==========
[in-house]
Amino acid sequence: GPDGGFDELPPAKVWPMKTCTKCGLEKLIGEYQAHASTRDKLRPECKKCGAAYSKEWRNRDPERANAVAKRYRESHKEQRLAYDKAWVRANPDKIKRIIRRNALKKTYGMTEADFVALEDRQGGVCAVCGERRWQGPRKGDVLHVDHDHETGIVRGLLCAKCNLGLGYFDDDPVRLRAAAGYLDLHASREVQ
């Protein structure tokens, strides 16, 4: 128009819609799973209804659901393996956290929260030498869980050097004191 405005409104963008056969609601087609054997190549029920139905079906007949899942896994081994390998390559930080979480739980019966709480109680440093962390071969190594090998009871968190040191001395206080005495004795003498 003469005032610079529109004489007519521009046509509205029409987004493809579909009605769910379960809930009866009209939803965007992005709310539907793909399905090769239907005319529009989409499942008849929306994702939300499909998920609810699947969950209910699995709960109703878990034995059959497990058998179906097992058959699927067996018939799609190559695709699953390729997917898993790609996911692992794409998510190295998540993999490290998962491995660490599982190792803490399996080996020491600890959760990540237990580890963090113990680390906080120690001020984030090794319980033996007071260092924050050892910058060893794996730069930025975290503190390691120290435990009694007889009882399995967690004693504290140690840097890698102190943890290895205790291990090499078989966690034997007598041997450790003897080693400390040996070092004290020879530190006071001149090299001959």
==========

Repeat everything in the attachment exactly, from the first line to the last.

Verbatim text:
[in-house]
Amino acid sequence: GPDGGFDELPPAKVWPMKTCTKCGLEKLIGEYQAHASTRDKLRPECKKCGAAYSKEWRNRDPERANAVAKRYRESHKEQRLAYDKAWVRANPDKIKRIIRRNALKKTYGMTEADFVALEDRQGGVCAVCGERRWQGPRKGDVLHVDHDHETGIVRGLLCAKCNLGLGYFDDDPVRLRAAAGYLDLHASREVQ
């Protein structure tokens, strides 16, 4: 128009819609799973209804659901393996956290929260030498869980050097004191 405005409104963008056969609601087609054997190549029920139905079906007949899942896994081994390998390559930080979480739980019966709480109680440093962390071969190594090998009871968190040191001395206080005495004795003498 003469005032610079529109004489007519521009046509509205029409987004493809579909009605769910379960809930009866009209939803965007992005709310539907793909399905090769239907005319529009989409499942008849929306994702939300499909998920609810699947969950209910699995709960109703878990034995059959497990058998179906097992058959699927067996018939799609190559695709699953390729997917898993790609996911692992794409998510190295998540993999490290998962491995660490599982190792803490399996080996020491600890959760990540237990580890963090113990680390906080120690001020984030090794319980033996007071260092924050050892910058060893794996730069930025975290503190390691120290435990009694007889009882399995967690004693504290140690840097890698102190943890290895205790291990090499078989966690034997007598041997450790003897080693400390040996070092004290020879530190006071001149090299001959």